New study: States struggling the most with opioid addictions not getting enough funding

Image: WTVC

Some counties in our viewing are fighting the opioid epidemic with empty pockets.

A new study says six counties in our area did not get any federal funding to help with the problem, even though we live in a state with one of the highest prescription rates in the country.

Before Aaron Ledwell became a counselor at Adult and Teen Challenge in Chattanooga, he was a resident.

"Whether it was alcohol, pills, you name it," Ledwell said of his addiction.

"As much as I tried, I just could not stop."

He was addicted for 18 years until a scary night he had while high in 2015.

"I walked 25 miles through Chattanooga in the middle of the night by myself thinking I was lost," he said.

Ledwell got help.

But a new study from the Bipartisan Policy Center shows not everyone is as fortunate.

40 counties in Tennessee did not receive direct funding in 2017 for treatment programs.

"You need to continue paying attention to vulnerable regions such as rural America that may have limited work force capacity and treatment infrastructure," said Dr. Anand Parekh, the chief medical adviser for the center.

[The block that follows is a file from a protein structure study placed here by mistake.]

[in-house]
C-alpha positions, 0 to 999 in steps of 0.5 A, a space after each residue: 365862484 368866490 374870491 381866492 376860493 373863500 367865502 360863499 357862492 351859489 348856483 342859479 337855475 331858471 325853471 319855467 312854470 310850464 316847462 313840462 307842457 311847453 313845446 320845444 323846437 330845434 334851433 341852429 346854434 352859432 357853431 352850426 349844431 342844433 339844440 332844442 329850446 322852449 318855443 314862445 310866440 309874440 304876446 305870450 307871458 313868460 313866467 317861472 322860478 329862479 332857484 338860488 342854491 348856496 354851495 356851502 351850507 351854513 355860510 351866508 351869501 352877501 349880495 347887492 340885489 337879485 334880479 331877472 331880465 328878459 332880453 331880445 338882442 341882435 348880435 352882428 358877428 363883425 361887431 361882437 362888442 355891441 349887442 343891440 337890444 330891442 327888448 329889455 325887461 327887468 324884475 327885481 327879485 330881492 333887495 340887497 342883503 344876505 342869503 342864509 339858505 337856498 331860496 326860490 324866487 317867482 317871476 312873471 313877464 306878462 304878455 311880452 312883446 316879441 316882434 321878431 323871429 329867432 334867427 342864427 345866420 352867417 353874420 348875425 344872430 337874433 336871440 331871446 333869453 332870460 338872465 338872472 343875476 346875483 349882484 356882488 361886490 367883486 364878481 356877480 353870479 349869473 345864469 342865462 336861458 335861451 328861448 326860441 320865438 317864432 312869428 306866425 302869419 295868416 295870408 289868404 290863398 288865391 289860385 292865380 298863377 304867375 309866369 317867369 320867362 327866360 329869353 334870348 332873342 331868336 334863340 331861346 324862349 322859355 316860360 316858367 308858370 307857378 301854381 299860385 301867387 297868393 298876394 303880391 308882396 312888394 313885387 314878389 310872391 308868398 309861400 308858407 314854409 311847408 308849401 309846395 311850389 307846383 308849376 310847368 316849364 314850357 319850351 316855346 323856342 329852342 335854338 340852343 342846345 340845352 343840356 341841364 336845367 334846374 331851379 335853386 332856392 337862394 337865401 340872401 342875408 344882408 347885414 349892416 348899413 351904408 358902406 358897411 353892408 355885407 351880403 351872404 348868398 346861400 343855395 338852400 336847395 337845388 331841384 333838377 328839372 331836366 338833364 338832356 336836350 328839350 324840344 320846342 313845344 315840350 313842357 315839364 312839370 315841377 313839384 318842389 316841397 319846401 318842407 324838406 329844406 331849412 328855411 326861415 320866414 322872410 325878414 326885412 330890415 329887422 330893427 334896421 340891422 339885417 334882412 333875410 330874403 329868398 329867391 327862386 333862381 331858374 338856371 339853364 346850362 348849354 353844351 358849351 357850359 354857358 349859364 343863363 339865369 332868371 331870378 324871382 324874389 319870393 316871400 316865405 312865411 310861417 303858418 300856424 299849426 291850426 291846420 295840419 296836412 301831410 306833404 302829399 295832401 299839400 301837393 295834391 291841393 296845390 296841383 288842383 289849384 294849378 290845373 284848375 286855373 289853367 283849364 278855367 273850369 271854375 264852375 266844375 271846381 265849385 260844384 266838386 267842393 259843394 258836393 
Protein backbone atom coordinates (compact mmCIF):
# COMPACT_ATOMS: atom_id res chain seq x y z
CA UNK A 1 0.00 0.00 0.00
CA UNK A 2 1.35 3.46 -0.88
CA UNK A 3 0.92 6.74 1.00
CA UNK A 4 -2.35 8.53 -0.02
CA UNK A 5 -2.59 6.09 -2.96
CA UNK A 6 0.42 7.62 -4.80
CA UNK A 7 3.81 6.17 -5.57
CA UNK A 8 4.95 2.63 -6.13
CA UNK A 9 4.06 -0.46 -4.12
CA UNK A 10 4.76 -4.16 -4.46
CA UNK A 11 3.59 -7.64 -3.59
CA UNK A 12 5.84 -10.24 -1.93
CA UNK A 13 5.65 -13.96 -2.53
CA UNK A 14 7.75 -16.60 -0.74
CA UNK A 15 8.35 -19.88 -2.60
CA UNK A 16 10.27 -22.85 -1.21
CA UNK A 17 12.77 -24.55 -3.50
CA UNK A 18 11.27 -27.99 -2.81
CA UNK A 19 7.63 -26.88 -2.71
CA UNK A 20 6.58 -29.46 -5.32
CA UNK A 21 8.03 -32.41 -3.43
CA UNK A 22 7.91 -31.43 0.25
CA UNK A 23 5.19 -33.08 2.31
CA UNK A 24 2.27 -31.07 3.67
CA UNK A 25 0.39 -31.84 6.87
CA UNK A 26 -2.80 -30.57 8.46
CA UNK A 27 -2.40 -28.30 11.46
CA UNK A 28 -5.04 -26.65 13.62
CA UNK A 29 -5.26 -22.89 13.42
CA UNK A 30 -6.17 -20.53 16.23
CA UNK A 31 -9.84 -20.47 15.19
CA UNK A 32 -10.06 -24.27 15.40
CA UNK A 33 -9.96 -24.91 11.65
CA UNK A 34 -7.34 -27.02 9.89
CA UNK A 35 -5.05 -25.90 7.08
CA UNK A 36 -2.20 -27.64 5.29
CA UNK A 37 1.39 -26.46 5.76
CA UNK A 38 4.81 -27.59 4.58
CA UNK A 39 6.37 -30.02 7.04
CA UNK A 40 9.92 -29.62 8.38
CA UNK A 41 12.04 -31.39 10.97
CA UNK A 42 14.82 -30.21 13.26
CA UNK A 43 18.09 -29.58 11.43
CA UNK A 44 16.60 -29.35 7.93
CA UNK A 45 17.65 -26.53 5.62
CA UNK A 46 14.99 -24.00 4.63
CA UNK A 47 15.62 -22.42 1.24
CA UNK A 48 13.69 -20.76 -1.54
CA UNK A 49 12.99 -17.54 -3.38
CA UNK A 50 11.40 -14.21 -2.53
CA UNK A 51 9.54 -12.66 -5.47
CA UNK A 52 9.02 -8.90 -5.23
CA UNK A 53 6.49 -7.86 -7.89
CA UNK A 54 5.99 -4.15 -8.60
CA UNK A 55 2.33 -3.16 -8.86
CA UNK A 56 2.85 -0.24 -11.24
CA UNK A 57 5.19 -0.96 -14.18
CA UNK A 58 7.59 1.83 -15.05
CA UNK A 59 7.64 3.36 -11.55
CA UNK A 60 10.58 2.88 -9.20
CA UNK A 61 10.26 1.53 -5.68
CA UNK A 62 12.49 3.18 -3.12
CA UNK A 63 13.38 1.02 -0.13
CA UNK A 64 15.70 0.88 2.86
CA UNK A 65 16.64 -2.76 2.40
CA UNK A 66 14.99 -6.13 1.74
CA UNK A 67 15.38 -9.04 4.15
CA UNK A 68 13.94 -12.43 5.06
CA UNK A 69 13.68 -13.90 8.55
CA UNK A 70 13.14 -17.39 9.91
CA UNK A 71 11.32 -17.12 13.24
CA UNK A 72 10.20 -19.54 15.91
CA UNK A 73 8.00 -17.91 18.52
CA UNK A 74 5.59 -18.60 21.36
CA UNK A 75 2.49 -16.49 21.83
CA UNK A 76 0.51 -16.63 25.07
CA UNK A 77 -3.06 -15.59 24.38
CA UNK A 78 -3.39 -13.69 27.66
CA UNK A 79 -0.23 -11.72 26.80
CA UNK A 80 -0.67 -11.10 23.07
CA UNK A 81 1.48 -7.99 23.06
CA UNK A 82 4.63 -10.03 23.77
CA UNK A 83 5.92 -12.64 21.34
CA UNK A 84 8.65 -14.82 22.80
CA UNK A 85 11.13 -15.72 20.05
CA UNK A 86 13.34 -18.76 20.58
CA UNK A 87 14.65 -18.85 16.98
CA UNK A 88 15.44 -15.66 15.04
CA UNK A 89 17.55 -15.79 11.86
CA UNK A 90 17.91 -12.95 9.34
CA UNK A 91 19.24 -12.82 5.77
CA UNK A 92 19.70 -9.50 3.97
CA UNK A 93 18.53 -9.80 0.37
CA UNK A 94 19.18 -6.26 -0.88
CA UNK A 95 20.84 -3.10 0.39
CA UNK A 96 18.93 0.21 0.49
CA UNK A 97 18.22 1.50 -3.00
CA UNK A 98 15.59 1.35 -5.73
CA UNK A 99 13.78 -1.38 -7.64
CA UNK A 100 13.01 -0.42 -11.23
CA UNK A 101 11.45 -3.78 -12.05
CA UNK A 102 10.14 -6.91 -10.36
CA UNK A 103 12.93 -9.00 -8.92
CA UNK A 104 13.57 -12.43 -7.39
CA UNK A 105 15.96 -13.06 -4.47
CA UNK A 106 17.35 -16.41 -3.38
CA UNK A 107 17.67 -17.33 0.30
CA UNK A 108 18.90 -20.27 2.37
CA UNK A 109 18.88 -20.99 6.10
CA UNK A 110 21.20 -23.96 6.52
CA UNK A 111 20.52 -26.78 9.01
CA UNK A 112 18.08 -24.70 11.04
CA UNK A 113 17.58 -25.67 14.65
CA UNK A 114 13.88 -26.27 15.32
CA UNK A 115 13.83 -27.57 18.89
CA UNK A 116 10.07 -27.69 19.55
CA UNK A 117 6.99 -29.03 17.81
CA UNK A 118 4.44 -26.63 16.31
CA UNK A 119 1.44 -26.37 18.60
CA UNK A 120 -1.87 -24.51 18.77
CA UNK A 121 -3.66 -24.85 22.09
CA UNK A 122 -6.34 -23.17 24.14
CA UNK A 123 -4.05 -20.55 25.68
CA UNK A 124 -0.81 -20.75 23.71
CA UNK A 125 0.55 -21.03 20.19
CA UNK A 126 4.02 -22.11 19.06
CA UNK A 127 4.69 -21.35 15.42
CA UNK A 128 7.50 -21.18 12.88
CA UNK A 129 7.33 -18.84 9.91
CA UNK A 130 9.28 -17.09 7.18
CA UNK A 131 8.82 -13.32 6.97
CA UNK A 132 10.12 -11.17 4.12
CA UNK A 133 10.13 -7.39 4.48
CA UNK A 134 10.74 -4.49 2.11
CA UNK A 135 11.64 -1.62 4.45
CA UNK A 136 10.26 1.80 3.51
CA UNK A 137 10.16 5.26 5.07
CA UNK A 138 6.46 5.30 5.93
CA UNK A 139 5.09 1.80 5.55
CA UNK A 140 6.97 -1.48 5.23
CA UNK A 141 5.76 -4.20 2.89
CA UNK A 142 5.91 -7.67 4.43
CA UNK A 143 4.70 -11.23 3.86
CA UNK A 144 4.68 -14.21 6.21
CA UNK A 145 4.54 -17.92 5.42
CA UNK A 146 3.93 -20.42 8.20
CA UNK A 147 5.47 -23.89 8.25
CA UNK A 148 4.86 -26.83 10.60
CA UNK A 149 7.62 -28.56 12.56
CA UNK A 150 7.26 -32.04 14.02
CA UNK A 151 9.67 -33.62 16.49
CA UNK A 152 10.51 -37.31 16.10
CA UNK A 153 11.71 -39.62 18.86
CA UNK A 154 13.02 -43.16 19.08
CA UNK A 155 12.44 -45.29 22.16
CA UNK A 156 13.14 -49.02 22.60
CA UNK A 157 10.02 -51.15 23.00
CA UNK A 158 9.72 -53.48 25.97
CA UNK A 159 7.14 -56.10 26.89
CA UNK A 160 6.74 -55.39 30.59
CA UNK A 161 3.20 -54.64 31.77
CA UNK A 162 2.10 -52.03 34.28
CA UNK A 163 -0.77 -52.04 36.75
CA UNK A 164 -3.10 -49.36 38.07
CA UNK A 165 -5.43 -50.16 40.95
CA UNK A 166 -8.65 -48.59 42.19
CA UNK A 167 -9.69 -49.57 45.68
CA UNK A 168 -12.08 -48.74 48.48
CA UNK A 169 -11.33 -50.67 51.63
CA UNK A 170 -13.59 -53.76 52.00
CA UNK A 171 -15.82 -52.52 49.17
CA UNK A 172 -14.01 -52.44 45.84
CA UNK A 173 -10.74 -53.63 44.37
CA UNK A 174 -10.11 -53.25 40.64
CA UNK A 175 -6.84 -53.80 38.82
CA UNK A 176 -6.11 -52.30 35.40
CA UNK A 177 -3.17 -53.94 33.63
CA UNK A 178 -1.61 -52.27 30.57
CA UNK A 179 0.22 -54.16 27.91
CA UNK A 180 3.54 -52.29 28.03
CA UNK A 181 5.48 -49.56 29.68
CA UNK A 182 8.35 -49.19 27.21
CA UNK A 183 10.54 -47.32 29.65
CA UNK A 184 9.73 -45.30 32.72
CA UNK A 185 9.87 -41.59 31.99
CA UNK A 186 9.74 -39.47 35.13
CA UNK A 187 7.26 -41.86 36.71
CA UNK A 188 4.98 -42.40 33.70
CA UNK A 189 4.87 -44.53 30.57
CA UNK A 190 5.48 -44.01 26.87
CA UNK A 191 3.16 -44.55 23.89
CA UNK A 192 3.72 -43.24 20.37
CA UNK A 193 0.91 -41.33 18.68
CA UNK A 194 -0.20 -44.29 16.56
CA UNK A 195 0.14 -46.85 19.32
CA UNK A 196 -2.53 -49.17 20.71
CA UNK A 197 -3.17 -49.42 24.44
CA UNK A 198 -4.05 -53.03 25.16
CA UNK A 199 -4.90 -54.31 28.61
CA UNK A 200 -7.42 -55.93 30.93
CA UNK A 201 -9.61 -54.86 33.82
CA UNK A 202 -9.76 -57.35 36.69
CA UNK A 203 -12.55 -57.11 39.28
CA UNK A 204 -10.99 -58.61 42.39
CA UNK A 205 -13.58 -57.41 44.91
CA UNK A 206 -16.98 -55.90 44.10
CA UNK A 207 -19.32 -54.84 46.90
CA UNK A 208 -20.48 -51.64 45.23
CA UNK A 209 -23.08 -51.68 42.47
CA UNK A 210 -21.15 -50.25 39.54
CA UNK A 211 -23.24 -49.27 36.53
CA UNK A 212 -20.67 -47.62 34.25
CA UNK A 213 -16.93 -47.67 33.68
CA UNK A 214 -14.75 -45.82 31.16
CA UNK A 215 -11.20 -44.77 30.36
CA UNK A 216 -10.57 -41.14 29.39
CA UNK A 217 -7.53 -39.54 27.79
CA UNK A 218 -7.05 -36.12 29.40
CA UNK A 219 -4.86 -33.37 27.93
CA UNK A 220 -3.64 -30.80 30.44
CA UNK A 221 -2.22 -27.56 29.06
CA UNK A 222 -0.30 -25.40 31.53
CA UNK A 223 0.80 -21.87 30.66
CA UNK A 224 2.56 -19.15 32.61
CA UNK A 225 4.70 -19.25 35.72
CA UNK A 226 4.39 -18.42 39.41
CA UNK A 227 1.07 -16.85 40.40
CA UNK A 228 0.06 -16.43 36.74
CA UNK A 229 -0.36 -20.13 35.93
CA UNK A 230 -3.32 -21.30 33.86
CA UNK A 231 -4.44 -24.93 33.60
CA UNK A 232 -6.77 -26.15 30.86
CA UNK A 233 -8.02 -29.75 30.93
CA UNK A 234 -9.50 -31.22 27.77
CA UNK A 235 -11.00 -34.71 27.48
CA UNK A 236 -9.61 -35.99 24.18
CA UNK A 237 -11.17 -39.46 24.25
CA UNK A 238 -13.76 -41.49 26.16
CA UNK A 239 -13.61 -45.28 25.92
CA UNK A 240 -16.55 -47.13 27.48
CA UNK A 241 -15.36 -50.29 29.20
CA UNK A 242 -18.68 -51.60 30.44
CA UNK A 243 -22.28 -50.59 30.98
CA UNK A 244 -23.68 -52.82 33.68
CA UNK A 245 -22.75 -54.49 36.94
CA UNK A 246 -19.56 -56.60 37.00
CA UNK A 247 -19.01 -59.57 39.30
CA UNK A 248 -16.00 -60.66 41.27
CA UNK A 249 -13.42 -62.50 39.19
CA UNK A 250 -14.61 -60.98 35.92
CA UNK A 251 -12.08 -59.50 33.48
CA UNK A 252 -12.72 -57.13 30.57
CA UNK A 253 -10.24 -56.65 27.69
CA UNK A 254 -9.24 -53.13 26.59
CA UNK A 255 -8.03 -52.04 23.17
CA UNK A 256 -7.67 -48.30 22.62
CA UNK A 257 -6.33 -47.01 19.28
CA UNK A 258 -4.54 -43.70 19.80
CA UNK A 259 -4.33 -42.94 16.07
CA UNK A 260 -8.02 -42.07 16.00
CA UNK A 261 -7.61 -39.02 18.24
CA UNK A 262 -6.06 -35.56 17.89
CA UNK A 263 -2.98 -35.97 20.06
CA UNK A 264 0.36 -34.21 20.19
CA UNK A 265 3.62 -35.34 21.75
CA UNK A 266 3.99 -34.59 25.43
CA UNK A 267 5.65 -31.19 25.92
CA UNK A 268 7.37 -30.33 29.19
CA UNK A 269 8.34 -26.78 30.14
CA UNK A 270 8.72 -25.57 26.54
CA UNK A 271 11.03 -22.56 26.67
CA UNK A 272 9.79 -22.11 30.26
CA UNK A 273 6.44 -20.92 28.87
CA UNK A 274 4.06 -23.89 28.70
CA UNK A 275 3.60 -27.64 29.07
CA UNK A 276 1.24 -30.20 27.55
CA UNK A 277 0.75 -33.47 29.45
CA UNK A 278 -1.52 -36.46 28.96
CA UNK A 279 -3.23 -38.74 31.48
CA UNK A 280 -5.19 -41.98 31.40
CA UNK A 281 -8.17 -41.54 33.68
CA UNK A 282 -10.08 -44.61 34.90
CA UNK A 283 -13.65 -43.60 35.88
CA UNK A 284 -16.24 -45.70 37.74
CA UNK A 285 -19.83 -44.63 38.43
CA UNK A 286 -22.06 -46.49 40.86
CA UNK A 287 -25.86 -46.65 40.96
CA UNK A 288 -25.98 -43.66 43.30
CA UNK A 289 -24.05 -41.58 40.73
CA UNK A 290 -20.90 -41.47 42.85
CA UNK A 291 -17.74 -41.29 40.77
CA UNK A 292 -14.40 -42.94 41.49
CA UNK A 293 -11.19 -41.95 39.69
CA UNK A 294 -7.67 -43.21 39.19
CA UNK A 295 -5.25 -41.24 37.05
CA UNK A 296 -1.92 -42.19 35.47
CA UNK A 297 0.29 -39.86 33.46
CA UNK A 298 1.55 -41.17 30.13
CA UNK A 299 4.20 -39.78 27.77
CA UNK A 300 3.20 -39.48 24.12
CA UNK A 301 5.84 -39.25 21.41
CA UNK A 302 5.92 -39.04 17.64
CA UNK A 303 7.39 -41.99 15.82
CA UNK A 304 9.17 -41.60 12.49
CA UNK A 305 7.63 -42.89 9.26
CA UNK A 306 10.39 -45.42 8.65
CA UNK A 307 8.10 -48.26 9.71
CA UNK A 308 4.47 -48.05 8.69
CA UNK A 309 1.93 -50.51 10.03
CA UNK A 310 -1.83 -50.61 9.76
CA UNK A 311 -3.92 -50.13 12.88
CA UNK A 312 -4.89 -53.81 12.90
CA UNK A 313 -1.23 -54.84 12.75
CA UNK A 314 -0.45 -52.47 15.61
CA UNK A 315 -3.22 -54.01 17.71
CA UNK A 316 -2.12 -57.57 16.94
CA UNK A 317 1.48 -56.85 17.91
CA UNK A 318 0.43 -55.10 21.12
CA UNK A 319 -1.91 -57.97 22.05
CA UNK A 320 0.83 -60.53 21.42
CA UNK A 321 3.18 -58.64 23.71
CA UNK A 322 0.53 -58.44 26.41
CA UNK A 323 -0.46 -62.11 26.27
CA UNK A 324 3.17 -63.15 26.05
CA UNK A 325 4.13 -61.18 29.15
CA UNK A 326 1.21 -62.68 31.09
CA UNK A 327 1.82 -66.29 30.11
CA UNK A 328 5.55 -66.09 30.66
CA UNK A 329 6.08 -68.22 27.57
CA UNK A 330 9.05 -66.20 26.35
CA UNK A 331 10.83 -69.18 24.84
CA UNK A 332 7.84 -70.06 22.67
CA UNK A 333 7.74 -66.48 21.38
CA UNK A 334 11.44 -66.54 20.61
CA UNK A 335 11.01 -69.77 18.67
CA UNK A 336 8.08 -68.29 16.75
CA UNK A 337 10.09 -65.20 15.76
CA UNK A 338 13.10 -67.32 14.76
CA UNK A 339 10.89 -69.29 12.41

According to the Bipartisan Policy Center, Hamilton County received 180 million dollars over the last two years to help with prevention, treatment and recovery.

But as far as the outlying counties go, six in our viewing area received no federal funding for opioid treatment centers in 2017. They were Bledsoe, McMinn, Meigs, Polk, Rhea and Sequatchie.

"They know in the federal government they have a long term committed partner and then I think you'll see some of the decision-making change," said Dr. Parekh.

"Putting more money into places that are actually trying to fix the problem is so needed," said Ledwell.

Those places help save lives and Ledwell believes additional funding will help save even more.

"With people who are willing to invest their time, money energy, love into helping these people who are broken," he said.

One goal for Tennessee's rural areas, according to the study, is expanding access to telemedicine.

So addicts can still get treatment over the phone, even if they do not live close to a treatment facility.

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